Revision Strategies: Reverse Outlining

Daniel Emery

 When students are preparing large projects and writing long documents, occasionally the goal of meeting page length requirements gets in the way of effective organization and revision. Students can quickly go from worrying about having enough material to concern for having too much writing, and once a student has written a lot, they may be hesitant to delete evidence of their hard work. This month’s Teaching with Writing Tip introduces reverse outlining as a strategy to help students to consider strategies for effective revision and reorganization of their documents.

What is a reverse outline? How do I teach students to write one?

Reverse outlining is an activity that asks writers to consider the content and purpose of each of the paragraphs that make up their longer documents. The activity assumes that students will begin with a nearly completed draft of their final document.


First, the writer reads each paragraph of the document independently and attempts to summarize the paragraph’s meaning or topic in a few words. Ideally, this will be easy to determine from topic sentences, although writers may learn that long paragraphs may contain multiple topics (which might encourage a revision to clarify focus). The brief topics should be written down the left margin of the document, providing a skimmable list of what each paragraph says.

Next, writers look at the same paragraphs and determine the purpose or function of each paragraph they have written. Writers essentially ask, “What is the role of this paragraph within the larger argument or structure of the document?” In answer to this question, writers should clarify the role of the paragraph in advancing the argument or satisfying the demands of a particular section.

When these tasks are completed, the annotations might look like this:

Topic: What it Says Text" What was Written Purpose: What it Does
Novice writers need to see implicit organization Because of the nature of audiences in professional and technical environments, document organization is commonly one of the most important challenges writers must address. However, before novice writers can imagine an organizational structure that might be more effective, they have to be able to see and understand the organization that exists within the document. As Redish et al. note, “revision involves making the tacit explicit” (1985). Justifies need for intervention

What can students do with a reverse outline?

The left column provides a topical outline of the document. The writer can review the information provided to look for opportunities to bring common topics together and potentially eliminate redundancy. Similarly, the writer can revise unfocused or multifocal paragraphs for clarity. In some cases, the topic description could suggest alternative language for a topic sentence. Also, the topical outline can be an effective check on the sufficiency of the document in meeting assignment criteria.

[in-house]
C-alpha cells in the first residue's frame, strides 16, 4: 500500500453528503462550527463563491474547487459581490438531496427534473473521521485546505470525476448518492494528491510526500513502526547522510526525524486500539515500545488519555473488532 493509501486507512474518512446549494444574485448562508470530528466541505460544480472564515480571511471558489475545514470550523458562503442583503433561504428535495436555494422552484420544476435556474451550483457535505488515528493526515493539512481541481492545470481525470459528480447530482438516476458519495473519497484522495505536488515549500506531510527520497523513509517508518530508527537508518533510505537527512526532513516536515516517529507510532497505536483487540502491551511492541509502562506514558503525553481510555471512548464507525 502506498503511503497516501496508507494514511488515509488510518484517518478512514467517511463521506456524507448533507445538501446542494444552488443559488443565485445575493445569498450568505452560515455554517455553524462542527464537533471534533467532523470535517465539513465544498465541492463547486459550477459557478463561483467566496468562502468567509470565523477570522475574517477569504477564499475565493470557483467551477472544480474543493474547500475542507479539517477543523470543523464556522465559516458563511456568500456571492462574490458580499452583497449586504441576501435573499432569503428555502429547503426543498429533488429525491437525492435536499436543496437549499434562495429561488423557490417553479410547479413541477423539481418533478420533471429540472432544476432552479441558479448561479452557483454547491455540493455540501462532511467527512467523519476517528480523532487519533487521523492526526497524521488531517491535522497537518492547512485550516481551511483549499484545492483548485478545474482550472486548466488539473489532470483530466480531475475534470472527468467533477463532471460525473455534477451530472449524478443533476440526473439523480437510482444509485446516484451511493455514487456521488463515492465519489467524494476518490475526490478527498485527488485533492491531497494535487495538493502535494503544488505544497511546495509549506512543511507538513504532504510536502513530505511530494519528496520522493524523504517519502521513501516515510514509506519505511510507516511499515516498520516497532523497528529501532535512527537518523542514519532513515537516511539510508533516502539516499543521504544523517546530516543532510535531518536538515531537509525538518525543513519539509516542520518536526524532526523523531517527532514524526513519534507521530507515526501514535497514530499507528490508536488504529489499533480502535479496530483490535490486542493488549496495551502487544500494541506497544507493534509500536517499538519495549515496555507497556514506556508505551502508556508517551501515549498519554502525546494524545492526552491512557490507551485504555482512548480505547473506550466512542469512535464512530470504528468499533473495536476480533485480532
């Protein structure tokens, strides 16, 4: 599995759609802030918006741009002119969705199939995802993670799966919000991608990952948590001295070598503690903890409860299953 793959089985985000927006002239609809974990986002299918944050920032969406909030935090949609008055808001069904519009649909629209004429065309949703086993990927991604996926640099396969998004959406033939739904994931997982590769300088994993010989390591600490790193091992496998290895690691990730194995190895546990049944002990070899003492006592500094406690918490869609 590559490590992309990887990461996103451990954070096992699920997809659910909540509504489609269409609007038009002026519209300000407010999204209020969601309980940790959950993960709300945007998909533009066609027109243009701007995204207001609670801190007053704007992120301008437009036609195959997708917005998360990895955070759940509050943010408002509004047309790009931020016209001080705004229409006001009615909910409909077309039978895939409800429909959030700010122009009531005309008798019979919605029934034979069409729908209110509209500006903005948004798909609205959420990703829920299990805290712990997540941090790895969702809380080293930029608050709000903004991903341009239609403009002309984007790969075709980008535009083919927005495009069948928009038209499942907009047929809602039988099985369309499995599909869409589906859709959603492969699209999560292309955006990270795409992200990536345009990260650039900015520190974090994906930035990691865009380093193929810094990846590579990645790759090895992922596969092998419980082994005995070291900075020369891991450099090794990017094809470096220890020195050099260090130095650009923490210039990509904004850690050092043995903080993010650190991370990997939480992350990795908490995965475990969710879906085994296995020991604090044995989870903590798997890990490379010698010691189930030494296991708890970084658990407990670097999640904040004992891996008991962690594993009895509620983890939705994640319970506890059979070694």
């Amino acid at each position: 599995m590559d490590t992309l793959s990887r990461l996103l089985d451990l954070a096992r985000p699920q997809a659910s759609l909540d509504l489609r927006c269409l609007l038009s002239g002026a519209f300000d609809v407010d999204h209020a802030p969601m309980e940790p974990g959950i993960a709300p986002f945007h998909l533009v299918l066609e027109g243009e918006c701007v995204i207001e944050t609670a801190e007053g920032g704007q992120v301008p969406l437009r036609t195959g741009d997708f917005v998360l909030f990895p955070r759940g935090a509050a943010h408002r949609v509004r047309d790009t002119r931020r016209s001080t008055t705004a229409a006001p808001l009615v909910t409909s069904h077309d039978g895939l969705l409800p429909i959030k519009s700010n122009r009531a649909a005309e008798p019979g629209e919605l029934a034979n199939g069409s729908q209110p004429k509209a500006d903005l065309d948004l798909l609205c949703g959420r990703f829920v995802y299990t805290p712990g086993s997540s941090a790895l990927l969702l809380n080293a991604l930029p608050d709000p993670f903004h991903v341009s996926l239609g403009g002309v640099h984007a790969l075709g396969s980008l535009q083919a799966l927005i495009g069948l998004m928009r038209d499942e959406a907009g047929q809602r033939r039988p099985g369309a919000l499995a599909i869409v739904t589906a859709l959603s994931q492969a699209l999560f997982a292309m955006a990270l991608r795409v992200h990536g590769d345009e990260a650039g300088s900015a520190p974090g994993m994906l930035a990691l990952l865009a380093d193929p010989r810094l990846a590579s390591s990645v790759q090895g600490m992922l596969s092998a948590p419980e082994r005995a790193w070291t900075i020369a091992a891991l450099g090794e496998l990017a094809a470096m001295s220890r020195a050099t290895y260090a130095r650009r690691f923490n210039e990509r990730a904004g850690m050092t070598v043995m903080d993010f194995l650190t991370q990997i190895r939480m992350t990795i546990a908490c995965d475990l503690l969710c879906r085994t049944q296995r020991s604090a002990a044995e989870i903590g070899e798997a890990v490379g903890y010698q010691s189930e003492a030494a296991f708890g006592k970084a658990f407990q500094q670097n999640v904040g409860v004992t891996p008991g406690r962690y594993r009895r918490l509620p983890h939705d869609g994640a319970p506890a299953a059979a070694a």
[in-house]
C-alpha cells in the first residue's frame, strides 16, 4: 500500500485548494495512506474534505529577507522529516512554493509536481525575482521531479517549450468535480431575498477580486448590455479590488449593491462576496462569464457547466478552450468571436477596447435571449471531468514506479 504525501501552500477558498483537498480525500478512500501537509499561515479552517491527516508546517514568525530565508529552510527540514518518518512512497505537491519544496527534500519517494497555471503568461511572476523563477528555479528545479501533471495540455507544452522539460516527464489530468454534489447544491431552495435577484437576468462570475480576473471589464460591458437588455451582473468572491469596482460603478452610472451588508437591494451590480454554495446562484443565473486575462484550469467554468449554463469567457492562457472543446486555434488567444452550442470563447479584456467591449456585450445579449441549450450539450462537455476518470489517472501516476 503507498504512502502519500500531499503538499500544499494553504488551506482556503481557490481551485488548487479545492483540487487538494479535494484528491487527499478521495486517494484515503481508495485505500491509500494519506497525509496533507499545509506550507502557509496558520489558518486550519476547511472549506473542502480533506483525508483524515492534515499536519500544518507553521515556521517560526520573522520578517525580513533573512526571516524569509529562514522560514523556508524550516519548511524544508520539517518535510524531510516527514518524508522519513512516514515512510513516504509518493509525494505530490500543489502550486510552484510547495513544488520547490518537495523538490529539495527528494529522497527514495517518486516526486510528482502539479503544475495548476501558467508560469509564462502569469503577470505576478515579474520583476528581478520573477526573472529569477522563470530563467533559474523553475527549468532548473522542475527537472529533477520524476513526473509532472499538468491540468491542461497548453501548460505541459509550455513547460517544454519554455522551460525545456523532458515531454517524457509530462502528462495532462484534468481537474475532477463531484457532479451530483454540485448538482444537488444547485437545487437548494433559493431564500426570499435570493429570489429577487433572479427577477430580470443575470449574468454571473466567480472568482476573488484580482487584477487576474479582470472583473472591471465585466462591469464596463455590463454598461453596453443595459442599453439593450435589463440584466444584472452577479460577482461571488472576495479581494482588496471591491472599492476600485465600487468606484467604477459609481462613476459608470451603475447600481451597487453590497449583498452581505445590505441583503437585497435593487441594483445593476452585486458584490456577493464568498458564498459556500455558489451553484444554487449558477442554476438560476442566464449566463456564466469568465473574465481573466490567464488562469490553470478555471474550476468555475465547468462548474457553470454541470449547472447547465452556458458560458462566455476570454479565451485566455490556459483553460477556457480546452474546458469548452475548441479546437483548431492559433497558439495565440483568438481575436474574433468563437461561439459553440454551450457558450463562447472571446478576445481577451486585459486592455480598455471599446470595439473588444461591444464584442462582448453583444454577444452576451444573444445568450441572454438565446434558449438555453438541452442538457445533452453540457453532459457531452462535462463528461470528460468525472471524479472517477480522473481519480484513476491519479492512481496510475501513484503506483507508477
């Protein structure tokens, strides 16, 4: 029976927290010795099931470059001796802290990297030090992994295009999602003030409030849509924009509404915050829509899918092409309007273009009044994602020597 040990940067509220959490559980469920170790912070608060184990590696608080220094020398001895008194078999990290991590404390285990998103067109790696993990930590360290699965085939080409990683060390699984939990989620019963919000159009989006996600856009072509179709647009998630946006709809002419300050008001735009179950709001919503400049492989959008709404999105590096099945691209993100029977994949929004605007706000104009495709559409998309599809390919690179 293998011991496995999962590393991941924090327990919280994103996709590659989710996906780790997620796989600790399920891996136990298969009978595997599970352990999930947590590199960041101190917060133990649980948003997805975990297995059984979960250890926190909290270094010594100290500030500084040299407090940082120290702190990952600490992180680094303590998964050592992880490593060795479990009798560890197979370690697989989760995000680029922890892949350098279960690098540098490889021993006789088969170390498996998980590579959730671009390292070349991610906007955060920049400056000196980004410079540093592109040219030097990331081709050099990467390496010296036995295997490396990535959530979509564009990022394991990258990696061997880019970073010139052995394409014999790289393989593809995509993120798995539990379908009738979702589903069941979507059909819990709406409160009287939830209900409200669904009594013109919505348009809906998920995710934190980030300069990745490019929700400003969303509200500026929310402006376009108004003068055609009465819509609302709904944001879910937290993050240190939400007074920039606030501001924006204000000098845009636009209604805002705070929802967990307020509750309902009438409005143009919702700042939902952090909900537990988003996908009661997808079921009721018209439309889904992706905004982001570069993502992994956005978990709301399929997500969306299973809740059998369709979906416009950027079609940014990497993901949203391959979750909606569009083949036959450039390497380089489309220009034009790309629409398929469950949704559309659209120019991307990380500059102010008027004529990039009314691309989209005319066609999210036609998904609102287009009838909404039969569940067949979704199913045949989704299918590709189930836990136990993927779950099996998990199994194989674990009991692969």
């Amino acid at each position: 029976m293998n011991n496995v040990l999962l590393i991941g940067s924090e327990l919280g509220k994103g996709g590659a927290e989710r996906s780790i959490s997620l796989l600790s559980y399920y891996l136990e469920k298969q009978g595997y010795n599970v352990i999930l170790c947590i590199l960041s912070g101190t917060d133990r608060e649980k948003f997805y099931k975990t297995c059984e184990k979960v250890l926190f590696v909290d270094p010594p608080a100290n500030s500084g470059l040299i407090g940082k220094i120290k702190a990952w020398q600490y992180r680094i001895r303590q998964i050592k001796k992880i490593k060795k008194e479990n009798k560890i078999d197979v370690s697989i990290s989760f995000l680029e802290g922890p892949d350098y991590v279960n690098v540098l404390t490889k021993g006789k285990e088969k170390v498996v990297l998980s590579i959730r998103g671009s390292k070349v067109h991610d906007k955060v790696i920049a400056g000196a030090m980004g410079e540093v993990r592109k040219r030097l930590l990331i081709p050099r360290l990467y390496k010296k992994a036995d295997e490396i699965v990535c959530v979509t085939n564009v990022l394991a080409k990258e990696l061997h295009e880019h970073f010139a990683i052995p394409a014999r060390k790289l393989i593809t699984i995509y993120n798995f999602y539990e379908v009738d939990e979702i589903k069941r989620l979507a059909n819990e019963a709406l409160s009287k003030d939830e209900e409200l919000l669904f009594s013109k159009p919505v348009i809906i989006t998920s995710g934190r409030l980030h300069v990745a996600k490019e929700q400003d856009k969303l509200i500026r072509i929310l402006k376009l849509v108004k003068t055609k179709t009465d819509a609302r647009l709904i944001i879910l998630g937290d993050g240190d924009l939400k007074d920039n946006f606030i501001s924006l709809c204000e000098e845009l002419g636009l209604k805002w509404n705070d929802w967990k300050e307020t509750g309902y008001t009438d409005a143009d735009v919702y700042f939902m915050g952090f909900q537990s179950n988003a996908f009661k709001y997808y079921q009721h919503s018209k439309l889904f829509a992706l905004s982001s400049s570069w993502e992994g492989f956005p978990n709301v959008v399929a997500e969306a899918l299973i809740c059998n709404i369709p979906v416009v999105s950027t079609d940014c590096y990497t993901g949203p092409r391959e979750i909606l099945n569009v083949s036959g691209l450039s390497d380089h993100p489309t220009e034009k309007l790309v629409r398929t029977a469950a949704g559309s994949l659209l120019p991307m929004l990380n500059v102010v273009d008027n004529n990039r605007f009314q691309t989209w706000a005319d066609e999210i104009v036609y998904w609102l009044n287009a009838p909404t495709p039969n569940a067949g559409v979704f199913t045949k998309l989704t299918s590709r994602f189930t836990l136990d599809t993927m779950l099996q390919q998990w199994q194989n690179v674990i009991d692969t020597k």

The right column will allow students to see where and how they are using writing to advance their overall project. If items appear out of place or redundant, students can adjust the organizational structure and move paragraphs around to satisfy their overall purposes. For instance, a paragraph on the advantages of a particular methodological decision could be taken from the method section and placed in the discussion to clarify its contribution to the significance of results. Conversely, a description of tools and techniques in the results discussion could be moved to the methods section to place greater emphasis on outcomes. This focus on purpose demands that students are intentional in their organizational choices. The function column may also draw attention to weakly connected or absent sections of the document.

Extending the value of the outline

Reverse outlines can be used to identify extraneous paragraphs. If a paragraph addresses a topic no longer relevant to the document or seems to fulfill a function already accomplished by a better paragraph, instructors can encourage students to create a “capture file” for their document. Rather than merely deleting the paragraph, a capture file allows students to paste their writing into a reserved document and preserve their work. As continuing revision changes the document, the writer can review the capture file to see if elements that were once extraneous can find new purposes.

Using both the topic and purpose data can help students understand how to write transitions more effectively. When paragraphs have common purposes, a writer can be encouraged to use parallel structures. Similarly, if paragraphs build upon one another, transitional sentences can be used to establish subordination or to use prediction as a means of maintaining flow.

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